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Tuesday, September 23, 2014
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Published: Saturday, 10/11/2008

Traveler's pet peeves haven't kept her at home

You check into the motel, having agreed to $90 a night, and that includes a complimentary breakfast. You have signed the registration card with your credit card, license plate number, and given a key that may, or may not, work.

Therein lies the first of several pet peeves from a regular motel/hotel patron. It's a list compiled after considerable debate with other longtime, regular travelers in conversation, by phone, and of course, e-mail.

Do they think we don't know that the cost of cold cereal, bagels, green bananas, and coffee has not been figured into the $90 tag? The breakfast is not free.

Complimentary hot breakfasts are being offered more often. This may mean that cups of waffle batter are furnished for do-it-yourself waffle baking. If the waffle bakes up well, we hope the package of syrup will open easily. The waffle trick gets interesting, and very messy when parents encourage their 6-year-olds to make their own waffles. Bowls of hard-boiled eggs were introduced a few years ago, but when were they cooked, and where? I have yet to try one.

Here we go with The List of complaints. Feel free to add some. It always makes you feel better.

Customers can count on a TV set in every room. But how often is a channel guide provided? We have to surf through many channels to find the right one. And when the TV is turned off, it immediately turns on either to the hotel/motel channel or to movies to rent.

The electrical outlet situation is at the top of my list. Once you follow a dusty cord to the outlet, it is often behind a piece of furniture that is hard to move. Pulling out the furniture often reveals thing overlooked in the cleaning. When you get to the outlet, there are already too many cords plugged into it. Because traveling with laptops and cell phones is common now, an outlet shortage is a challenge. We can travel with auxiliary plugs and cords, but for $90, or more, should we have to?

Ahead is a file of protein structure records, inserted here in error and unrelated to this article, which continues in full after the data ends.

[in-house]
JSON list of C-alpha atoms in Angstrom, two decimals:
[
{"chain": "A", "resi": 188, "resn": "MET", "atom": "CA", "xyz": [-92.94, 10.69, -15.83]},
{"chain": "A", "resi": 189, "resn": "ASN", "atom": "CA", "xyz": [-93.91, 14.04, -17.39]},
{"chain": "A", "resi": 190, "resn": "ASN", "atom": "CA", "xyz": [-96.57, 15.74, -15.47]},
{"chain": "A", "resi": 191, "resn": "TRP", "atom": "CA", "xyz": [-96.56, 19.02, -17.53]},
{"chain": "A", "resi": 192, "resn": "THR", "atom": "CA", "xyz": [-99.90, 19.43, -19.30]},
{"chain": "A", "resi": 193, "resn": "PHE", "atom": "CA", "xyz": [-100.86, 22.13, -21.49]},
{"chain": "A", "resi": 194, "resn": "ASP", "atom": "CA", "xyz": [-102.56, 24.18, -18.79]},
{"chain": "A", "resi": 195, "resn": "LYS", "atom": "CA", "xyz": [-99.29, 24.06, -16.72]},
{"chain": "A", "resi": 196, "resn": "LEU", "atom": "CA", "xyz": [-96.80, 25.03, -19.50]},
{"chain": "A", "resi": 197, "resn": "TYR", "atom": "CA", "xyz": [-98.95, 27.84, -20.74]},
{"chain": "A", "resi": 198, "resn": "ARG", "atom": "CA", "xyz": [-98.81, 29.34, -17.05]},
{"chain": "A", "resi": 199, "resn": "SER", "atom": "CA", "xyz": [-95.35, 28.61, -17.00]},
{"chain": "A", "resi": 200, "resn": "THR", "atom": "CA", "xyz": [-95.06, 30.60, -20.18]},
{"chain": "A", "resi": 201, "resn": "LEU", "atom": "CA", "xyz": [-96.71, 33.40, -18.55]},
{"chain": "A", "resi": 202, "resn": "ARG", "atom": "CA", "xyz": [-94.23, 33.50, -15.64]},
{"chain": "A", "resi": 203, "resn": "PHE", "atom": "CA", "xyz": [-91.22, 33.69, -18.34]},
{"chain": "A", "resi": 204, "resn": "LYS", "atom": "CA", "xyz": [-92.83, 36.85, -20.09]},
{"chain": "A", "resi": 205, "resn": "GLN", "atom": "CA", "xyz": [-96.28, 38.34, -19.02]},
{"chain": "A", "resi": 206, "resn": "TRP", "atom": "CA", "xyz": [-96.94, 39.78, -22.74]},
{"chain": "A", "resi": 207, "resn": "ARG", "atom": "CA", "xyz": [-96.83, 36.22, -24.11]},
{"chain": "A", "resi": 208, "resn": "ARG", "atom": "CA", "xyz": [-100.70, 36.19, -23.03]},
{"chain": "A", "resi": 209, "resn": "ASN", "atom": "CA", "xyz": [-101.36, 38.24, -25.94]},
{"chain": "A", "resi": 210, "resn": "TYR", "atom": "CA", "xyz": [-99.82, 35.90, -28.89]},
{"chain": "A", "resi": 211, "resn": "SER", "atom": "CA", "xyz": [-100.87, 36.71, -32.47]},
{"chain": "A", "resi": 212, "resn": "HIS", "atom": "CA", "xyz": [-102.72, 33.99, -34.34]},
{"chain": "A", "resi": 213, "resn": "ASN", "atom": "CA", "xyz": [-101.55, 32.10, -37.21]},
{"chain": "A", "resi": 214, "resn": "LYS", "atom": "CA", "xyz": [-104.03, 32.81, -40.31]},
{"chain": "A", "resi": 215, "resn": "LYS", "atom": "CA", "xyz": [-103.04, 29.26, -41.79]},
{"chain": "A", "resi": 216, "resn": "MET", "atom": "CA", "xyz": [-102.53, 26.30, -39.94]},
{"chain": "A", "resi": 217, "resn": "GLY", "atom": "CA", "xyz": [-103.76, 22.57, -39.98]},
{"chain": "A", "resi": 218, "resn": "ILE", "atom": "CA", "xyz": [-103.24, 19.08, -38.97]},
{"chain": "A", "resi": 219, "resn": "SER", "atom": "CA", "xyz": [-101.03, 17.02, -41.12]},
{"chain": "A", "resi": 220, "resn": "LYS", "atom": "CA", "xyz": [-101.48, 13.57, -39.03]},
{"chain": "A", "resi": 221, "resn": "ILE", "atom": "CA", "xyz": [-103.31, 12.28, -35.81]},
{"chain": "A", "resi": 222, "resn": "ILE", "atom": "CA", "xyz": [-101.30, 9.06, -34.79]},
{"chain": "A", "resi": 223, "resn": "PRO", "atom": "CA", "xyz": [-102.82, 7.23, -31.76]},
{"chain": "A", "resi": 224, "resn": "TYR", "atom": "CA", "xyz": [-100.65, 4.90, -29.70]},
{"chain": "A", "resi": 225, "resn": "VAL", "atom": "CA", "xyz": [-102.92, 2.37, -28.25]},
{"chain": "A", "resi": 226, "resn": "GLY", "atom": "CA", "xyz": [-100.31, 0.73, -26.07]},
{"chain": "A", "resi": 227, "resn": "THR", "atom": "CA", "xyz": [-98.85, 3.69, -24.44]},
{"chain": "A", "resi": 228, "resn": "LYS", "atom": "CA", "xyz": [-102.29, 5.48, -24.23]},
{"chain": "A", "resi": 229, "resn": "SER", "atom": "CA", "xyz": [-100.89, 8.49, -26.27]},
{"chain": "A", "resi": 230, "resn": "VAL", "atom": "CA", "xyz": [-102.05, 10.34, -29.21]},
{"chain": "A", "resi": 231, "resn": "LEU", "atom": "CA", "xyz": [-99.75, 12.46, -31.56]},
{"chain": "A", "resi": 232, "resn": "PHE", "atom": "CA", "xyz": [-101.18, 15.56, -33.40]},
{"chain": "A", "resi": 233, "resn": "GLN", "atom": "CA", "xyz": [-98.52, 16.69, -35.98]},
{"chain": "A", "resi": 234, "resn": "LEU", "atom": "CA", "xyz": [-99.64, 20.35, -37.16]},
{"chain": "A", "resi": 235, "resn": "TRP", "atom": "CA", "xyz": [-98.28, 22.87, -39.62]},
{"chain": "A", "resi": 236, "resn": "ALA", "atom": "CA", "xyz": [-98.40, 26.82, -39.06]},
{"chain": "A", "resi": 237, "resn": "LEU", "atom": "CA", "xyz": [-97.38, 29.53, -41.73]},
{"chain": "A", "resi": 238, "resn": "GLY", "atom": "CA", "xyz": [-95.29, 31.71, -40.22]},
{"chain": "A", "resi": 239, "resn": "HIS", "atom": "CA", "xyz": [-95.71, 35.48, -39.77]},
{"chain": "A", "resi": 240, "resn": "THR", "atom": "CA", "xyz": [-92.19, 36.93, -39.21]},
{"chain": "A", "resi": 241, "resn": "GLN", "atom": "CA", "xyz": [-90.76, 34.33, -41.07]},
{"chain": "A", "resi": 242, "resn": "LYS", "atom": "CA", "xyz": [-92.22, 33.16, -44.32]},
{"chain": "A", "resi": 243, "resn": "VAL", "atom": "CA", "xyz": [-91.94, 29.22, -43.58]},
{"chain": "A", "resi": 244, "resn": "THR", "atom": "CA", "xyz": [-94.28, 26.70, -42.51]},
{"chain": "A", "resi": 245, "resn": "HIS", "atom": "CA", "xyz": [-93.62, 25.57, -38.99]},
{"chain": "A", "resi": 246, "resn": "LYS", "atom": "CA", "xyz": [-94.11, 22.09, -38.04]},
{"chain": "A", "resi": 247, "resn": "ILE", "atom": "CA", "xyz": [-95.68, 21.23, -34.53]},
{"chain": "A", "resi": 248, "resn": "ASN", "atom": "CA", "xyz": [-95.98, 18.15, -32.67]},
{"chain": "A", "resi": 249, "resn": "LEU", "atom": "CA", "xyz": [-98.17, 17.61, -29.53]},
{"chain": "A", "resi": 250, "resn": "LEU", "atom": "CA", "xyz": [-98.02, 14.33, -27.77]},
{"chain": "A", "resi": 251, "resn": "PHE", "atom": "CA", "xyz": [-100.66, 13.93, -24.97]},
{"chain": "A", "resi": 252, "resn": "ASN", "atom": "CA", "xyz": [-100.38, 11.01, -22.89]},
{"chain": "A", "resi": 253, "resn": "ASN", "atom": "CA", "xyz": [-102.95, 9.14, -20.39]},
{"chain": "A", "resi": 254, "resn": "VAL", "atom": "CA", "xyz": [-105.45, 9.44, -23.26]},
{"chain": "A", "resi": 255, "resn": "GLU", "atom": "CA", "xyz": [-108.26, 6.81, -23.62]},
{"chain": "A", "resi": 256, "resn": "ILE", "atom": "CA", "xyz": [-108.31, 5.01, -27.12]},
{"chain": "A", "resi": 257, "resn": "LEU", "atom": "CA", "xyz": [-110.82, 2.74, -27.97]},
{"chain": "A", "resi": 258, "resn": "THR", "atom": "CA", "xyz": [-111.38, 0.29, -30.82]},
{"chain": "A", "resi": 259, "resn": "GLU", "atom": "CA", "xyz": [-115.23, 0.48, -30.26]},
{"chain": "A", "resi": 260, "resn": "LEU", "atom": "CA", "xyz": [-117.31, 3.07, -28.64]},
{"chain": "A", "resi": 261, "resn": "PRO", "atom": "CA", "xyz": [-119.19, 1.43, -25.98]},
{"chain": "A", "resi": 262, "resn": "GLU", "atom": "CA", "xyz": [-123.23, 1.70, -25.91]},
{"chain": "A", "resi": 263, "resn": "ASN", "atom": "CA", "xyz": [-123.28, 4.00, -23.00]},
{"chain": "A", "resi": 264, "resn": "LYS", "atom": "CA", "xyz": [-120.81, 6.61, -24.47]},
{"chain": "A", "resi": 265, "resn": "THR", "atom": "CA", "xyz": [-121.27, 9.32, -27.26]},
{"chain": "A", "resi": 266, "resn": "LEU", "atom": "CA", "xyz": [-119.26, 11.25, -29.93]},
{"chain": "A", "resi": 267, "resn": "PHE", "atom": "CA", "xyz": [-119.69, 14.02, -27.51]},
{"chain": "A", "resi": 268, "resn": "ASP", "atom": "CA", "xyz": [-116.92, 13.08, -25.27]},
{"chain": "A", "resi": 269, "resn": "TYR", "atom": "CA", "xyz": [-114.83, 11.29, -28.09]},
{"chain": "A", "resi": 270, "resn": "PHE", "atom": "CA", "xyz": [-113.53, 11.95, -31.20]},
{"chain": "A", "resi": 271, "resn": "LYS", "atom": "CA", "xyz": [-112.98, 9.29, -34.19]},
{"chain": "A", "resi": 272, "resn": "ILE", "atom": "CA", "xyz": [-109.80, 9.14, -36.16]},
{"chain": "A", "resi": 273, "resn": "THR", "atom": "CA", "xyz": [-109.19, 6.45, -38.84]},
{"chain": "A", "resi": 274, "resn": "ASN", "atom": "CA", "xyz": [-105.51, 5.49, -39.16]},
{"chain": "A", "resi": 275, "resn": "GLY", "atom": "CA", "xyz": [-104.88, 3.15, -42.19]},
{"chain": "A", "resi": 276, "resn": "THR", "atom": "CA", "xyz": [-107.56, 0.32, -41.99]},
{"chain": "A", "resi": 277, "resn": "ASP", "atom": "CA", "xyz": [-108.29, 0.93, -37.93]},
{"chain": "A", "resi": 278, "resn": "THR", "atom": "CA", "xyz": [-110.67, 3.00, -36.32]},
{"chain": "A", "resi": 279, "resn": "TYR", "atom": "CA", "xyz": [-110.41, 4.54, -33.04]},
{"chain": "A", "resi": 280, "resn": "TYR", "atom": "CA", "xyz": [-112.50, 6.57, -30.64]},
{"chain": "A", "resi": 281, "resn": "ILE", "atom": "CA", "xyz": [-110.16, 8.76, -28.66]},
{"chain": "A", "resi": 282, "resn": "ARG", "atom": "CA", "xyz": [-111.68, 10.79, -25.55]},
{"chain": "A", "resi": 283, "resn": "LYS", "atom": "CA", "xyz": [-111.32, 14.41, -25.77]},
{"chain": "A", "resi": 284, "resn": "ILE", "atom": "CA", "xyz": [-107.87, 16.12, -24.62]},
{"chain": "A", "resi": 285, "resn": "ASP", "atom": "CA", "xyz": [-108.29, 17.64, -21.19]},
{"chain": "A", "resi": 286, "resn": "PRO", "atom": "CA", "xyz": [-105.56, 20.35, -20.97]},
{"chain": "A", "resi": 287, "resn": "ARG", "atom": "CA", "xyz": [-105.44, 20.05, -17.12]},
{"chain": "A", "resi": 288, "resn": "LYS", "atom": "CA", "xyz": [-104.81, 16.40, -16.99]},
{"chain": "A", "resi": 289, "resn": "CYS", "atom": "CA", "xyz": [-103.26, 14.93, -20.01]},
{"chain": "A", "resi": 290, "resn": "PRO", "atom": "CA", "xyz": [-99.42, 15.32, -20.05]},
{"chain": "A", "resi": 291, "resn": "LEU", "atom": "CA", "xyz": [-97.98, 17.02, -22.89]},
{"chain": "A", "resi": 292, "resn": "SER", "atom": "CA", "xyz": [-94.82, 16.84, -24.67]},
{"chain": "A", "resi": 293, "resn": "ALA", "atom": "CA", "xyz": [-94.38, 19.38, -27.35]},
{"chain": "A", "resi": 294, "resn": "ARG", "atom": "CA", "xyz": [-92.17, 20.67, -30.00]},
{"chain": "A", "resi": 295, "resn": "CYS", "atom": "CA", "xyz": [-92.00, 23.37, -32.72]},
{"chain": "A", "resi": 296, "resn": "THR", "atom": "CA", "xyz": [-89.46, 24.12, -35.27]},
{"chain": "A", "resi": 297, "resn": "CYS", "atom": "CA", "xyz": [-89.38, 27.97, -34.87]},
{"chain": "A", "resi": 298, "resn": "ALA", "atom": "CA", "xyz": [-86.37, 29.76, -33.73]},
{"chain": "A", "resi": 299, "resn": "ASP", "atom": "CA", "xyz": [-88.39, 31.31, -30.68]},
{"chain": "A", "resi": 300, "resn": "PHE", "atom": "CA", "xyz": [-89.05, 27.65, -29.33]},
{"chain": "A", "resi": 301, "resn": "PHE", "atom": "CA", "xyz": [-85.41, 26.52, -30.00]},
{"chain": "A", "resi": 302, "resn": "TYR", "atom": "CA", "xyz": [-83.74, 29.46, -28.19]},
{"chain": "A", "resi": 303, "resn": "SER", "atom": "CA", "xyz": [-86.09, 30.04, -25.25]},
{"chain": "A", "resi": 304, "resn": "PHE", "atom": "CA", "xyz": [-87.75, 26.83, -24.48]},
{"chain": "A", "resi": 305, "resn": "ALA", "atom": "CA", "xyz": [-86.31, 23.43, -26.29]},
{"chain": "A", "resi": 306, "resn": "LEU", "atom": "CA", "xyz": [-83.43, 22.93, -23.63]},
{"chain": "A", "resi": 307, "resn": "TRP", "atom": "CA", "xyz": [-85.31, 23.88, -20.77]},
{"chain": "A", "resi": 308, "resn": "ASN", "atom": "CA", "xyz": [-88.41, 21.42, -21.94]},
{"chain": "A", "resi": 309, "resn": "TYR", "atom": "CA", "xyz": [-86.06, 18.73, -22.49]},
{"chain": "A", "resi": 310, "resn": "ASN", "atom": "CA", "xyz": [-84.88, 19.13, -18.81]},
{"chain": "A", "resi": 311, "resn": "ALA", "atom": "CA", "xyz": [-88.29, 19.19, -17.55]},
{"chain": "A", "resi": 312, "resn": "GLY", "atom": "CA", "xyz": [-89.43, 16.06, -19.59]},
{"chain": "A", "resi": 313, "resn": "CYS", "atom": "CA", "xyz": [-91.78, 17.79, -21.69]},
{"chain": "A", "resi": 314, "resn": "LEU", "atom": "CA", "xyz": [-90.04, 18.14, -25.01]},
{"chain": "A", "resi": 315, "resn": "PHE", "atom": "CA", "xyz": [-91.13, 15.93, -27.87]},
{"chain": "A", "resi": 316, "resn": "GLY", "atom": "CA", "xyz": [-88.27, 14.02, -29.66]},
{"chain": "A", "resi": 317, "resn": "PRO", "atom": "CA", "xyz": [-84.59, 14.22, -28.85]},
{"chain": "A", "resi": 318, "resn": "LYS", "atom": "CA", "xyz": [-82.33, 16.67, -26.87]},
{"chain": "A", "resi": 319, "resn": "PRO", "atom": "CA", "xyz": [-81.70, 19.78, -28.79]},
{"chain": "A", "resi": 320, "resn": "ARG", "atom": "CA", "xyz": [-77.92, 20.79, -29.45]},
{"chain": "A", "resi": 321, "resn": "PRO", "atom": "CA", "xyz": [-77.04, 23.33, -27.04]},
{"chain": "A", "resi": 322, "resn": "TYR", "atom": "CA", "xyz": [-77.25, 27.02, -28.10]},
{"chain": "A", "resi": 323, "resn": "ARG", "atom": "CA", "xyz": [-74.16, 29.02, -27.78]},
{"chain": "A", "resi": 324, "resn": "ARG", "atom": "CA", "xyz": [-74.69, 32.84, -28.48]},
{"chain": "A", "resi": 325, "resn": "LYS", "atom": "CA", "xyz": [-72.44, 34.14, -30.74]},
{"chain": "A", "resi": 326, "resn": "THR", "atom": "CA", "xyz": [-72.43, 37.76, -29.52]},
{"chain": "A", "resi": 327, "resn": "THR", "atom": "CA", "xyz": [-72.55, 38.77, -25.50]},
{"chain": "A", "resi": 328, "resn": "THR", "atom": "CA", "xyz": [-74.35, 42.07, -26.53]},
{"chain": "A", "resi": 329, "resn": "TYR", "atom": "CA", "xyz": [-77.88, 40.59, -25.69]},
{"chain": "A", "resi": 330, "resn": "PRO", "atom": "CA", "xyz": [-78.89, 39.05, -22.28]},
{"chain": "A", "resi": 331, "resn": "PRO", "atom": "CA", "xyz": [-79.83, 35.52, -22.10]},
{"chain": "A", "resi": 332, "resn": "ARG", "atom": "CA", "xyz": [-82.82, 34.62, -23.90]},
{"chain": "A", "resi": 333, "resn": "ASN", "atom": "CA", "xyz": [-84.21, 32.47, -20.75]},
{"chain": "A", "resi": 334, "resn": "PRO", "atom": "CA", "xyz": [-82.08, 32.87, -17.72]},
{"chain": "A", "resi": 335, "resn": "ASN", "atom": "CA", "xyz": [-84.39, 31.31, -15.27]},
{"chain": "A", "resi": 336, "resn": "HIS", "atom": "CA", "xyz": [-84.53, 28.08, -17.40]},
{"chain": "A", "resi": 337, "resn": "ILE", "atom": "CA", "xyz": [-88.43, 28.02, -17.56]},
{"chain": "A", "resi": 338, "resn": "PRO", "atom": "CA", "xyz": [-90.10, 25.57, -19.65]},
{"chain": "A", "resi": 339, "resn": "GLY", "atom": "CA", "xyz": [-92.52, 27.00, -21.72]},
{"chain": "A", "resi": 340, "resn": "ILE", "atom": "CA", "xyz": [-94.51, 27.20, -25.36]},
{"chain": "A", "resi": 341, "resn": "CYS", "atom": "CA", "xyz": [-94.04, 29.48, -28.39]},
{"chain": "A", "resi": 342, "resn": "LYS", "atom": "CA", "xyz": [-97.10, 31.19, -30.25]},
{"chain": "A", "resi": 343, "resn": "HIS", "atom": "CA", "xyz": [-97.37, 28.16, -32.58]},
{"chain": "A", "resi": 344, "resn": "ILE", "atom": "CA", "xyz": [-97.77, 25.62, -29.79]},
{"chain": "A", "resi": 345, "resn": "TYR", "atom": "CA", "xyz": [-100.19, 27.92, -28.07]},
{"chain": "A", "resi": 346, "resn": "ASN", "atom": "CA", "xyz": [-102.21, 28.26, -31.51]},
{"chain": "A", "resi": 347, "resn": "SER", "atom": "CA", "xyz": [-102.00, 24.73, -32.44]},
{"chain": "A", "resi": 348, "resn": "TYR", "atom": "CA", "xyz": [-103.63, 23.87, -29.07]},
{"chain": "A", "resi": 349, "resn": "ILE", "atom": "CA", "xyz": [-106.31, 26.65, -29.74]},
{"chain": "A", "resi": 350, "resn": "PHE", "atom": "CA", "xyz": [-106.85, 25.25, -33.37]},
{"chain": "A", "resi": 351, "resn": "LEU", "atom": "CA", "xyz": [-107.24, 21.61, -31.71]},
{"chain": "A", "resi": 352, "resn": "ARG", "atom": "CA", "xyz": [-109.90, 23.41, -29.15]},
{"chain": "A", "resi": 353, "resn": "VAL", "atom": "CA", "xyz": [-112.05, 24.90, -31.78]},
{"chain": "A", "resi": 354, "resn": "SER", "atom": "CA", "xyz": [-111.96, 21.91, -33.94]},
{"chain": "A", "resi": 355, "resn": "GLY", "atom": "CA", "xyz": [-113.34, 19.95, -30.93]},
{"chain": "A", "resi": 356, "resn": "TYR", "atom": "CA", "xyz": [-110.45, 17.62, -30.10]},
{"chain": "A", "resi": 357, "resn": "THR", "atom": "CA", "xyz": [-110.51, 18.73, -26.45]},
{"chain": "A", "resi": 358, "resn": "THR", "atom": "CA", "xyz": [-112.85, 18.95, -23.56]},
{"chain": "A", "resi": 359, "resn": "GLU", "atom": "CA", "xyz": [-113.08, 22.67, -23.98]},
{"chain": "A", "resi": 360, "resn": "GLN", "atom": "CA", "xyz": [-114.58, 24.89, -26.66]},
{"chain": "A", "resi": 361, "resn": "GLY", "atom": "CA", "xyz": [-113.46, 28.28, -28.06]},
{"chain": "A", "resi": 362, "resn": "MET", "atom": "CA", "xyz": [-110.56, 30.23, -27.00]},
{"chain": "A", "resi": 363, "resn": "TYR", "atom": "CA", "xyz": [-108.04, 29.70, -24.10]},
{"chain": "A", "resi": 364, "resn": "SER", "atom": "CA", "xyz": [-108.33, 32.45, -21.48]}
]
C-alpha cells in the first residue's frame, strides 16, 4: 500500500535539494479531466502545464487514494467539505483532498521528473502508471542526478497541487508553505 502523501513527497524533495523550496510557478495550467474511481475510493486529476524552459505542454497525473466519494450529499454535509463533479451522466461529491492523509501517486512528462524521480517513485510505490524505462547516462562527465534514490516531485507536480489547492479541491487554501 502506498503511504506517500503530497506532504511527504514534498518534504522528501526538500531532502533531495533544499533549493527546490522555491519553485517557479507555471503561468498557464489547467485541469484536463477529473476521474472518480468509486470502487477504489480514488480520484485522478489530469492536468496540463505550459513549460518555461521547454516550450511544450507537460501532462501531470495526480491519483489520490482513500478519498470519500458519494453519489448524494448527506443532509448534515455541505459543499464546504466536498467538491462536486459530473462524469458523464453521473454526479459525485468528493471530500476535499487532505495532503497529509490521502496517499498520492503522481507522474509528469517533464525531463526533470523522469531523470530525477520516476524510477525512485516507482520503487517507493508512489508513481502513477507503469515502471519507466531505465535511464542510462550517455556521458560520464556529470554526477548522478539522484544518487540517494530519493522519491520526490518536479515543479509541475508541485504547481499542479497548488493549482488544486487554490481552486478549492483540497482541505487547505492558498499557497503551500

We can expect noise from the outdoors. If the motel is by a highway or railroad tracks, that noise should not be surprising, but there are two in-room noises that can drive you into a sleepless night. The air conditioning and heating system work, but each time one comes on during the night only a very sound sleeper misses it.

The second in-room noise that is frustrating is when the light in the bathroom also turns on a growling vent fan that never stops until the light is turned off.

And it's no wonder an increasing number of people now travel with personal pillows. Generally, hotel/motel pillows are hard and lumpy, or foam rubber that bounces back. Exceptions are the high-end hotels. Wouldn't it be wonderful if upon check-in, the desk clerk asked, 'What kind of pillow do you prefer? Here's a list of the styles we offer.'

The lack of safety bars in the tub and shower is also an issue. Even in rooms that are refurbished to include new bathroom fixtures, hotels fail to see the need for safety bars for seniors, who are, after all, a high percentage of the population.

Shower stalls designed without a ledge for the soap can be a hassle.

So it's a no-smoking room. You reserved it and there's a no-smoking sign on the door. Then why does it smell like a cigar factory?

Most travelers do not expect help with the luggage at the standard motel, but luggage carts are available if other guests in their rooms are not keeping them. Which guests? No one knows.

But do all these complaints keep me from traveling? Absolutely not.



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